During their three-game series against the Cardinals, the Marlins played like they had the first two months of the season: breaks went the other way, the bullpen blew leads, fielders made costly errors and players made fundamental mistakes.
Miami suffered another disheartening loss Sunday, 3-2, as St. Louis completed a sweep at Busch Stadium and ended a streak of four consecutive series wins by the Marlins.
“I think we’re just as good as them,” Miami first baseman Logan Morrison said. “Just because we lost three in a row to them doesn’t mean (we’re not). If a couple of things go our way or we make a couple of better plays, we win this game today.
“But that’s why they’re going to be in the playoffs and that’s why we’re not. They know how to do those things. We’re young. We’re learning. We’ll get there.”
The Marlins received a good-but-not-great performance from rookie starter Jose Fernandez, who was named to the NL All-Star team Saturday. They can pin this loss on two situations — one defensively, one offensively — in which they didn’t execute.
The Marlins botched a double steal by the Cardinals in the third inning, resulting in St. Louis’ third run. With runners on first and third and one out, David Freese struck out. Matt Holliday took off for second and got in a rundown before Carlos Beltran moved away from third toward home.
Instead of charging at Beltran, second baseman Derek Dietrich threw to Morrison in attempt to get Holliday, and Beltran took off. Morrison’s throw home was late.
Beltran and Holliday were each credited with a stolen base, giving Beltran a steal of home.
“I guarantee you, Dietrich will learn from that mistake,” manager Mike Redmond said. “It’s part of where we are at in the development process.”
Dietrich knew his mistake was tossing the ball to Morrison, which gave Beltran more time to score.
“Run that guy back all the way or just not throw the baseball,” Dietrich said about charging Holliday with two outs. “It’s a big, big run. We’ll definitely learn from that and not let it happen again.”
The Cardinals loaded the bases to start the inning on a hit by pitch, bunt single and walk off Fernandez (5-5). Allen Craig’s sacrifice fly accounted for St. Louis’ second run of the game.
With one out in the seventh, Giancarlo Stanton had his first extra-base hit in nine games, a double. Morrison then singled to center, but Stanton got a poor jump and had to stop at third.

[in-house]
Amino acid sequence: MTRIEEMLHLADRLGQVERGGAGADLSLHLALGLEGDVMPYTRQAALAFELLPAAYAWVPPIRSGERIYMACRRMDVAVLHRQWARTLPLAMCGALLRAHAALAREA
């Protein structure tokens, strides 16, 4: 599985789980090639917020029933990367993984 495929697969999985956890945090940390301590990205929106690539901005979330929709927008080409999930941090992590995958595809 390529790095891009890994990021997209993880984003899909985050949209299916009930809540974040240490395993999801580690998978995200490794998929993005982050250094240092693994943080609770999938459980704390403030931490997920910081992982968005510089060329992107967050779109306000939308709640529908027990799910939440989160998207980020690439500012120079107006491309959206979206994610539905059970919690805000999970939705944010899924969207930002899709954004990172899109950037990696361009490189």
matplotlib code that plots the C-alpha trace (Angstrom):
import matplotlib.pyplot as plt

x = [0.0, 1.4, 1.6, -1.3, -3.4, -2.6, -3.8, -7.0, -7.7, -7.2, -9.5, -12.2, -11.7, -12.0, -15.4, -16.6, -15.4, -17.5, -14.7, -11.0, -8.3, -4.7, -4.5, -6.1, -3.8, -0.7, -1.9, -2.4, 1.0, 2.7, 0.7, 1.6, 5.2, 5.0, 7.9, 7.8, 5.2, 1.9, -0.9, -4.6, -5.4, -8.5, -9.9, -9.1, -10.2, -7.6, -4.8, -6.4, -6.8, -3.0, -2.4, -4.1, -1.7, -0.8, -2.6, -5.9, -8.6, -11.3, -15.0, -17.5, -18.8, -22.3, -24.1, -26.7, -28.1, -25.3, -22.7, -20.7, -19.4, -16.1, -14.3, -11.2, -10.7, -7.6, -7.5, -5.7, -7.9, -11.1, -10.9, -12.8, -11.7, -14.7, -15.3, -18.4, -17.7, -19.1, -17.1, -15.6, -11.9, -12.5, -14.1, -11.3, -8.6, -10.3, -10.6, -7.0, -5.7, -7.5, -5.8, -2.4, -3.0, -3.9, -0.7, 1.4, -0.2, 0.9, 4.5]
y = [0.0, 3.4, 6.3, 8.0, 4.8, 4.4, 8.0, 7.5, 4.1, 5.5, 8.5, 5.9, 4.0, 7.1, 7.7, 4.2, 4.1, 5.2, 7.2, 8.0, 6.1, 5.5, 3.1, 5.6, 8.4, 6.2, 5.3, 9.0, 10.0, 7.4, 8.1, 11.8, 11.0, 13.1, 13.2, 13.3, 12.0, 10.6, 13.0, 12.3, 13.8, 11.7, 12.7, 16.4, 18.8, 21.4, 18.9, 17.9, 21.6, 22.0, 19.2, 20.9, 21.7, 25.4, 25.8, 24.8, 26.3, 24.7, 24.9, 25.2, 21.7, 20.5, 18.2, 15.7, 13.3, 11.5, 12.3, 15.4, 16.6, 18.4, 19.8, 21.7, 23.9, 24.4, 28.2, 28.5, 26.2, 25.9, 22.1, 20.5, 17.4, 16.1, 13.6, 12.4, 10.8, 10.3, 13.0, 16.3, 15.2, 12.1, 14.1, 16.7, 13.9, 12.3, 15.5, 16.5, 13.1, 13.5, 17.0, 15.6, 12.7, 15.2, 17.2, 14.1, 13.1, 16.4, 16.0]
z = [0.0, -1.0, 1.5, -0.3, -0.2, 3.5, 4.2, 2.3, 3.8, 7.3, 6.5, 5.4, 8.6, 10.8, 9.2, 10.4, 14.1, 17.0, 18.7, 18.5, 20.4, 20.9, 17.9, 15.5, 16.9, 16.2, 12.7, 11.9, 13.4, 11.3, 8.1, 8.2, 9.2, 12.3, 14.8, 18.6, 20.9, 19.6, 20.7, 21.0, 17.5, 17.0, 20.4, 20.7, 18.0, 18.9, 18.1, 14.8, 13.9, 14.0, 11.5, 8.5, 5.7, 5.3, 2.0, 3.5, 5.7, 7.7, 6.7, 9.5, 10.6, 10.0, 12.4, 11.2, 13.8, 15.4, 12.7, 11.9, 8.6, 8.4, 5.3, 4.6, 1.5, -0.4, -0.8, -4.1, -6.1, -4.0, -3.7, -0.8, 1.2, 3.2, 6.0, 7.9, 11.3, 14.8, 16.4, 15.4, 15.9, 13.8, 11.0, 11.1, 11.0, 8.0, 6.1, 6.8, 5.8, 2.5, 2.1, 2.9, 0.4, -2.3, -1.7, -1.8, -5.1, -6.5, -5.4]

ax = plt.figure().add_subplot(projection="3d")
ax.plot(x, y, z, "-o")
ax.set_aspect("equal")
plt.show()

Still, the tying run was 90 feet away with one out. Marcell Ozuna then waved at a high fastball from Trevor Rosenthal for strike three, and after Dietrich was hit by a pitch, pinch-hitter Greg Dobbs bounced out to second.
The Marlins outhit the Cardinals 9-6 and had two batters hit by a pitch but couldn’t capitalize.
The credit goes to St. Louis starter Lance Lynn (11-3), who limited Miami to two runs in seven innings despite allowing seven hits, a walk and hitting a batter. He struck out seven, including Stanton three times. Stanton slammed his bat to the ground in the fifth inning after he waived at an outside pitch. He is 4-for-29 in his last seven games.
Dietrich doubled home a run in the second and catcher Jeff Mathis put down a perfect two-out bunt in the fourth to bring home Ozuna, who had tripled.
Fernandez, still on a high after become the youngest Marlin to be selected to an All-Star team, wasn’t quite as sharp as usual. He was charged with three runs on four hits but walked a season-high four and hit two batters.
Still, he is the team’s new ace after the trade of Ricky Nolasco to the Dodgers on Saturday.
“He didn’t have his great command,” Redmond said. “He really had to grind at times to get through that lineup.”
Holliday hit a solo homer in the first on an inside fastball, but otherwise Fernandez said his “stuff” was there.
“I had a rough inning, the bases loaded, they got two runs,” Fernandez said about the third. “It wasn’t easy for sure. I battled out there.”
After taking two of three from Atlanta to start the trip, the ending was a downer for Miami. Little things — plus a couple of blown calls by umpires in the first two games — meant the difference between a winning and losing road swing.
“I know we’re all disappointed because we got swept,” Redmond said. “At the same time, we’re right there. We’ll continue to grind it out and keep turning the page.”